China expels 3 WSJ journalists for ‘racial’ article they didn’t write

Beijing: China on Wednesday revoked the press credentials of three Wall Street Journal (WSJ) journalists in a rare decision to expel multiple journalists in one sweep as a response to what Beijing called a “racial” opinion piece published in the newspaper earlier this month.

The three expelled Beijing-based reporters, two of them US nationals and one an Australian citizen, are not known to have contributed to the piece titled “China is the Real Sick Man of Asia”, written by US-based professor, Walter Russel Mead.

Deputy bureau chief Josh Chin, reporter Chao Deng as well as reporter Philip Wen, have been ordered to leave the country in five days, according to a WSJ report.

The decision comes a day after Washington designating five Chinese state media outlets as “foreign missions”, requiring them to comply with rules meant for diplomatic missions and consulates.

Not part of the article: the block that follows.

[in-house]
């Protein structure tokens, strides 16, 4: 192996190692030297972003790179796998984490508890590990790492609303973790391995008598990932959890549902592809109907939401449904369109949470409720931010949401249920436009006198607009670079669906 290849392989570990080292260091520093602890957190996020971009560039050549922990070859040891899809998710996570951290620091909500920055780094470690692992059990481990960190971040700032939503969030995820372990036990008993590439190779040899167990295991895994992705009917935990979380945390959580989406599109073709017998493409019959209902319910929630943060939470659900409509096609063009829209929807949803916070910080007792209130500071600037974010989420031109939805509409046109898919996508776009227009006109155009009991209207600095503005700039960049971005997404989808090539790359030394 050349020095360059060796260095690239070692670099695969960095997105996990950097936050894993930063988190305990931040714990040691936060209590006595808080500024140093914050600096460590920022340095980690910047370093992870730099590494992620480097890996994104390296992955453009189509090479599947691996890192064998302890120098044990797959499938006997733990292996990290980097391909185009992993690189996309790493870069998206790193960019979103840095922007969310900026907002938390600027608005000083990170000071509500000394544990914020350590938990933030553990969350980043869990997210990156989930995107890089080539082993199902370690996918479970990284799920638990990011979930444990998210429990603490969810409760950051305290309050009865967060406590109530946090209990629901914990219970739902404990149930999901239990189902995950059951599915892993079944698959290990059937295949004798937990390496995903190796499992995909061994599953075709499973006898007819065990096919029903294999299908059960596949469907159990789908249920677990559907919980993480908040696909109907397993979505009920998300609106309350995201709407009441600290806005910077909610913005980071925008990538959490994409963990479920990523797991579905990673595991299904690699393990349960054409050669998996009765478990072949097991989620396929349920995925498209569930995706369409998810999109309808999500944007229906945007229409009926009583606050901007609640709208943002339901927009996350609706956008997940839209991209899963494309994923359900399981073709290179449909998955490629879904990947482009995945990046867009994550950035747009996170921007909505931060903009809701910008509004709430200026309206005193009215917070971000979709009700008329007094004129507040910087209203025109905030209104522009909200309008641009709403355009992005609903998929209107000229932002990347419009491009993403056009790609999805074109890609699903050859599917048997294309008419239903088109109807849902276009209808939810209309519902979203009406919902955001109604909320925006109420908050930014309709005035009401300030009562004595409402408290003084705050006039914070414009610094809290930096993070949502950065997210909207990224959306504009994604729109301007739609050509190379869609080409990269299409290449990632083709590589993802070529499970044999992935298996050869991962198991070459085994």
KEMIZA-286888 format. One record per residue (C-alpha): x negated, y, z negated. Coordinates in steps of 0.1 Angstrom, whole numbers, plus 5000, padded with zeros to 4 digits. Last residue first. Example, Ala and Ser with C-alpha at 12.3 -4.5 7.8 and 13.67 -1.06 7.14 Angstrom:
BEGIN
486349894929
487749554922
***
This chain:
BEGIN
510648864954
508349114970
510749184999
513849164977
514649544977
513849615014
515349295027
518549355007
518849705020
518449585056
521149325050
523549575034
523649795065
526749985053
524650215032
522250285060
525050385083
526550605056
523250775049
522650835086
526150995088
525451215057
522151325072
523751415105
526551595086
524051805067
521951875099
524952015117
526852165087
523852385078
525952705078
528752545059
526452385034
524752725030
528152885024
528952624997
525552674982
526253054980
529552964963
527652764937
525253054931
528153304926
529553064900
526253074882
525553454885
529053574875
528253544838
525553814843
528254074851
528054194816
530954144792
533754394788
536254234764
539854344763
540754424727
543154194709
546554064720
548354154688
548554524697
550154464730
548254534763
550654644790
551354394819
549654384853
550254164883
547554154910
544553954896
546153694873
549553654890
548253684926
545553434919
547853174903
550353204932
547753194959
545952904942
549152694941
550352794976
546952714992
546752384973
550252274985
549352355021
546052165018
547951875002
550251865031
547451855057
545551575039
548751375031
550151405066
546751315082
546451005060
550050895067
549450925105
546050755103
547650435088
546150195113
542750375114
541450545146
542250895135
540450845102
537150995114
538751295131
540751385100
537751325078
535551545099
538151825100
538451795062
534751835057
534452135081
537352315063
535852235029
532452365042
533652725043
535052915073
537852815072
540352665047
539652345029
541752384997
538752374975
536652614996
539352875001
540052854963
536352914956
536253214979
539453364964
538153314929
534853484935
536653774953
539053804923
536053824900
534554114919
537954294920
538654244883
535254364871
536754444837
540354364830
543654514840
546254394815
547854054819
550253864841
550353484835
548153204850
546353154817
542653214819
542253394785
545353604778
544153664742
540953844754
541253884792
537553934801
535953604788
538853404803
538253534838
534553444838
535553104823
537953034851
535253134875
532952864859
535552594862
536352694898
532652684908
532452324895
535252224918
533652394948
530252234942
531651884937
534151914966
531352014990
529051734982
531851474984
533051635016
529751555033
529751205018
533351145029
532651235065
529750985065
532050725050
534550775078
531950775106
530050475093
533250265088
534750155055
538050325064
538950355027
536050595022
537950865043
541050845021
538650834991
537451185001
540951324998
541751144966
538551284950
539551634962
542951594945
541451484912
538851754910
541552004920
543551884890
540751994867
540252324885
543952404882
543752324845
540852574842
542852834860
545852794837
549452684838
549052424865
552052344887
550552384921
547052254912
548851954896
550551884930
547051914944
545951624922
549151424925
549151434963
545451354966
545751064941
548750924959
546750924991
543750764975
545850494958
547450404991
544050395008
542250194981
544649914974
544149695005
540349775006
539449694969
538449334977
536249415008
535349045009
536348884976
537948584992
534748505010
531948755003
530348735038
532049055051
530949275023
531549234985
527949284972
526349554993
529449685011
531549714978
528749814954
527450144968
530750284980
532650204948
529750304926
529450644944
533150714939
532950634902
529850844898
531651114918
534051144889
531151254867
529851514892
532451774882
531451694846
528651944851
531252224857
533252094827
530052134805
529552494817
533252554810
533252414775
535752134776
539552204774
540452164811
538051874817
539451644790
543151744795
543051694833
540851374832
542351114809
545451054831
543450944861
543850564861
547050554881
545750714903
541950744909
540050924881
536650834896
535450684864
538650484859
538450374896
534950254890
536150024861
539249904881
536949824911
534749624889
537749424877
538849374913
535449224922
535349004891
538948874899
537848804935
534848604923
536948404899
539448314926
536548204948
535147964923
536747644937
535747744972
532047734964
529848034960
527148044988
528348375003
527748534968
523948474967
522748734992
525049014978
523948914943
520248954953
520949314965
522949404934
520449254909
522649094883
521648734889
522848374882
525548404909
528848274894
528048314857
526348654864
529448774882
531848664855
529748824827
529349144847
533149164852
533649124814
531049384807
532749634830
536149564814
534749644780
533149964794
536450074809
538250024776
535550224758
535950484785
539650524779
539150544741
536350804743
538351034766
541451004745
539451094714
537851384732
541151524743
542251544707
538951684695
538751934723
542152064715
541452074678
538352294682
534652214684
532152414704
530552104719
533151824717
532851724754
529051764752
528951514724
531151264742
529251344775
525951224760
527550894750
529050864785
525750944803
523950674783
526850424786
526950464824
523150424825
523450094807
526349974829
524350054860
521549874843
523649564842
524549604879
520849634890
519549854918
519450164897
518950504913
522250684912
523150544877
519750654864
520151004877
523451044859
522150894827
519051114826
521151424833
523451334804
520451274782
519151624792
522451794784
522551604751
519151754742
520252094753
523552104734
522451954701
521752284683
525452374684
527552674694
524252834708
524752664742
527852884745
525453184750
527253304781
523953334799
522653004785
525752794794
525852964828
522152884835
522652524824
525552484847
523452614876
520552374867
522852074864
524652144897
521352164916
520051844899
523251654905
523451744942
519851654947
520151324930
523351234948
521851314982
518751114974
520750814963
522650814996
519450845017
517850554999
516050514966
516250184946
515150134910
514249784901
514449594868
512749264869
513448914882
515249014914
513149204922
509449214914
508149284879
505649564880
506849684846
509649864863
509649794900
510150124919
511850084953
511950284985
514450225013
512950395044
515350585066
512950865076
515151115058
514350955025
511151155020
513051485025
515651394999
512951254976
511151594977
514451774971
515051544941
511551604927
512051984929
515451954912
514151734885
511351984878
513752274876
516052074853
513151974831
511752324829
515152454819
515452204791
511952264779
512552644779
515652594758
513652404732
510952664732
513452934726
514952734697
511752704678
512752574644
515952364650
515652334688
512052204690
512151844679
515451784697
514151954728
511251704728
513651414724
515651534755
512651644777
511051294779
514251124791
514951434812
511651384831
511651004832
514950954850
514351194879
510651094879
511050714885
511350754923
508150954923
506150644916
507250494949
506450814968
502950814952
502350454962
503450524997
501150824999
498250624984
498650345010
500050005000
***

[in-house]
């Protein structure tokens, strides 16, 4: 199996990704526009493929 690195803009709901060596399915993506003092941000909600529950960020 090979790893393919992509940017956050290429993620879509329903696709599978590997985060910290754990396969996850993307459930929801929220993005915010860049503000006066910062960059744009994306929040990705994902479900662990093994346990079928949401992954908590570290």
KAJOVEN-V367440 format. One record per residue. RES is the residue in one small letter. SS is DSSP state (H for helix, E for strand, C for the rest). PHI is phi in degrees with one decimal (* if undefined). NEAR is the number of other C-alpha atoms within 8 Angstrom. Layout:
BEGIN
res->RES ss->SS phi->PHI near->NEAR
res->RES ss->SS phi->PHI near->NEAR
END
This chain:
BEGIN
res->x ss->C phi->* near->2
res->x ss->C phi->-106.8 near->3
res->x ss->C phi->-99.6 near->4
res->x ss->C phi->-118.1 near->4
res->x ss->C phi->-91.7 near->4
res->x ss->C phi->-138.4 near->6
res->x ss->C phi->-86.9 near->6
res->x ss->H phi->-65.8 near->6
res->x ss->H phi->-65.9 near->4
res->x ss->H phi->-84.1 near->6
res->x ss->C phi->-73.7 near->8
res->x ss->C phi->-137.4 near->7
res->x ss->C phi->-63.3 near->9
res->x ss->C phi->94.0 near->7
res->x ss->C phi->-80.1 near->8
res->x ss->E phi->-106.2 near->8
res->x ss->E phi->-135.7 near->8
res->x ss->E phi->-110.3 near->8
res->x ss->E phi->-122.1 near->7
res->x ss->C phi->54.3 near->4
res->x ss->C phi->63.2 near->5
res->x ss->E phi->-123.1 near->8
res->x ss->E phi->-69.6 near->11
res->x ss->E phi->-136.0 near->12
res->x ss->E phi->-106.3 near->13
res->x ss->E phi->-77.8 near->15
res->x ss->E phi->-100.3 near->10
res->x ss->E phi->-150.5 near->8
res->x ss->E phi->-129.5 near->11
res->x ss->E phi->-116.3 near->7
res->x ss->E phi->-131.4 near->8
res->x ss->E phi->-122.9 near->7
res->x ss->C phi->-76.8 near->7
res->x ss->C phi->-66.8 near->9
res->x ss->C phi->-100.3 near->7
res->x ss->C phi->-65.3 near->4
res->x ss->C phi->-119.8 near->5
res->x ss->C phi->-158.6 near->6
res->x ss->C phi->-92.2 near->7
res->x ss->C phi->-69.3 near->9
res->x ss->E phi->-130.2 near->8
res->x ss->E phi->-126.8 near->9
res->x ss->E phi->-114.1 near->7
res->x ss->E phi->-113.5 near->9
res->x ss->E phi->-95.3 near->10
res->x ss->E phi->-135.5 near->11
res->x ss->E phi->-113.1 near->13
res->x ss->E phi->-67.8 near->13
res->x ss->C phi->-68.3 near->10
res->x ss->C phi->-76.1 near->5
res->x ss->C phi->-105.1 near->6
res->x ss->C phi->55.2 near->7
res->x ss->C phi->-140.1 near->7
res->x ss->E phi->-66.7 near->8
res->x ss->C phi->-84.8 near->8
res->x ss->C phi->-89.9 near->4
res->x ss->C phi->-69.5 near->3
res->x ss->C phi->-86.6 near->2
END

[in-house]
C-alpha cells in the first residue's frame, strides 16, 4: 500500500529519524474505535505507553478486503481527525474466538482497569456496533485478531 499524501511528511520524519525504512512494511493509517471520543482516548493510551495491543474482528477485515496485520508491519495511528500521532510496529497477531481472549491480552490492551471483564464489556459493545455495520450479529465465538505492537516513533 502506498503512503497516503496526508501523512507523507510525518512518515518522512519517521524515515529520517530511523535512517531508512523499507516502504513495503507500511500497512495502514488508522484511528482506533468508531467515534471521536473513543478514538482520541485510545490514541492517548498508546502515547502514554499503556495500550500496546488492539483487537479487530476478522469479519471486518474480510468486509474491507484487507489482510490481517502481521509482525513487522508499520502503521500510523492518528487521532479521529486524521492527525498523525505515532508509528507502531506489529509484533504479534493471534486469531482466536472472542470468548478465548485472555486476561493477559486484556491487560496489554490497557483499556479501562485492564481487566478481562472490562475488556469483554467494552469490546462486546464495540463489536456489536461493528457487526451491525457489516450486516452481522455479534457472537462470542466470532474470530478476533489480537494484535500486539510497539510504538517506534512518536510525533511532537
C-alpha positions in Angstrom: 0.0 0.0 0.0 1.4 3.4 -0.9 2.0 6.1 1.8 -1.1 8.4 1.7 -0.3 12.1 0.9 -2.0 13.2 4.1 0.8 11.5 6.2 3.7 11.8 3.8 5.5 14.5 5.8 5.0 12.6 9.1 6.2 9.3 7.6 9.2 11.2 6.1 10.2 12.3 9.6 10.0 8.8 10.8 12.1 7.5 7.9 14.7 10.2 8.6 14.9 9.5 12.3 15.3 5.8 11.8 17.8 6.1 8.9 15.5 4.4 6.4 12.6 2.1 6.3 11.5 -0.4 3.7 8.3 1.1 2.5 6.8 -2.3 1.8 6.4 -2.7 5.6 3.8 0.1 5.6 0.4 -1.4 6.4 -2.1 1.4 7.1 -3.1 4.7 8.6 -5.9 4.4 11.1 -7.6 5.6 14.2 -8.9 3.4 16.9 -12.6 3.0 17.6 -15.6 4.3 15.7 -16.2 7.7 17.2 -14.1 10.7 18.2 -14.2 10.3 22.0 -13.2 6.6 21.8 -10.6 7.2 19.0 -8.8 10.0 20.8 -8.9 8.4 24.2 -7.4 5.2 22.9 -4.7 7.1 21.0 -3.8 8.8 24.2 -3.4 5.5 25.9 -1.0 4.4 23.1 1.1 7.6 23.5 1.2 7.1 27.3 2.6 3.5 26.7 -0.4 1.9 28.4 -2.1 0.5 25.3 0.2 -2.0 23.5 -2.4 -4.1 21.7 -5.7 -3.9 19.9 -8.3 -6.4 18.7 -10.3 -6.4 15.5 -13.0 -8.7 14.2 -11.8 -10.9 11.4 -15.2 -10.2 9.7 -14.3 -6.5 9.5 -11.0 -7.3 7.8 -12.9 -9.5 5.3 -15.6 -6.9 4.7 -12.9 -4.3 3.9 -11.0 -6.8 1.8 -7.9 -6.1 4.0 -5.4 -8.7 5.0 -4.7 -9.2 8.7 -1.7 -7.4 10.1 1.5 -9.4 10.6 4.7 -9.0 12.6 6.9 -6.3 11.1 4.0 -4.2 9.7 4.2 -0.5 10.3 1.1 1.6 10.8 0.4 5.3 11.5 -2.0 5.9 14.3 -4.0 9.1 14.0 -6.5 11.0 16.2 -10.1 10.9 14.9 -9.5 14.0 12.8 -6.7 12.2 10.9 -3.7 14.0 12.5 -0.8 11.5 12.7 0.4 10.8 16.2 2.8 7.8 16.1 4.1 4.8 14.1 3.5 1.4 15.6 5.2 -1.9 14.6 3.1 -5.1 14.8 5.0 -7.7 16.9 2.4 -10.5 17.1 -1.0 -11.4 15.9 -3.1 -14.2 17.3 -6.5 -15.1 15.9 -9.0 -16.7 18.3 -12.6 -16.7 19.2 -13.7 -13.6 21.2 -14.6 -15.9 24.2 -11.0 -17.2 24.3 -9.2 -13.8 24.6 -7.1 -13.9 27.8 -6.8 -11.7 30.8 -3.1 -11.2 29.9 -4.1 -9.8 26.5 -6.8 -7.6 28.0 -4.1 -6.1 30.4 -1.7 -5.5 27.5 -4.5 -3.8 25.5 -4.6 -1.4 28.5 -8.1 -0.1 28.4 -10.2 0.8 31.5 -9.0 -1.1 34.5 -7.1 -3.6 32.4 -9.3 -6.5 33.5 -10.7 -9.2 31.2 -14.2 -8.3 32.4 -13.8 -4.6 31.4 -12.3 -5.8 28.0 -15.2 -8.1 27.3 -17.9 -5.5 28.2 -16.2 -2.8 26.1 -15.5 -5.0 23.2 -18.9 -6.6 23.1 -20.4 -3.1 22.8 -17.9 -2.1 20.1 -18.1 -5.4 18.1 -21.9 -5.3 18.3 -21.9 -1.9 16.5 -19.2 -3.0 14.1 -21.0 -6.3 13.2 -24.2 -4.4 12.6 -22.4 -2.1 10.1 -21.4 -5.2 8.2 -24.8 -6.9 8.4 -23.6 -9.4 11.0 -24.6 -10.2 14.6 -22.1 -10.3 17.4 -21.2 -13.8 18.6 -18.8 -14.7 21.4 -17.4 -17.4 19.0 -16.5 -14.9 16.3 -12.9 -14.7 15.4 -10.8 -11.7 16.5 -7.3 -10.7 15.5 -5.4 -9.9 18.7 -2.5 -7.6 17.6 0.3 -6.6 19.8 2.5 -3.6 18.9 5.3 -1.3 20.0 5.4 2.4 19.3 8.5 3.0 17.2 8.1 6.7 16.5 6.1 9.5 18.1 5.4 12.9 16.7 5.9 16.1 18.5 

On the journalists’ expulsion, the Chinese foreign ministry said it had asked WSJ to apologize for publishing the article but took action after the newspaper didn’t comply with Beijing’s demand.

Announcing the decision to revoke the press credentials of the three journalists, the Chinese foreign ministry said the piece “smears” the efforts of the Chinese to fight the coronavirus (covid-19) outbreak.

“On February 3, the WSJ published an article titled “China Is the Real Sick Man of Asia” by Professor Walter Russell Mead of the Bard College, which smears the efforts of the Chinese government and people on fighting the epidemic,” ministry spokesperson, Geng Shuang, said at the online ministry briefing on Wednesday.

“The editors used such a racially discriminatory title, triggering indignation and condemnation among the Chinese people and the international community,” Geng said.

Earlier, Geng criticized the US’s decision to designate five Chinese state media outlets (Xinhua, CGTN, China Radio International, China Daily and People’s Daily) as “foreign missions,” requiring them to comply with rules governing foreign embassies and consulates.

US officials had said these outlets are owned and effectively controlled by the Chinese government and that each meets the definition of a foreign mission.

“We deplore and reject the wrong decision of the US,” Geng said.

Image courtesy of IANS

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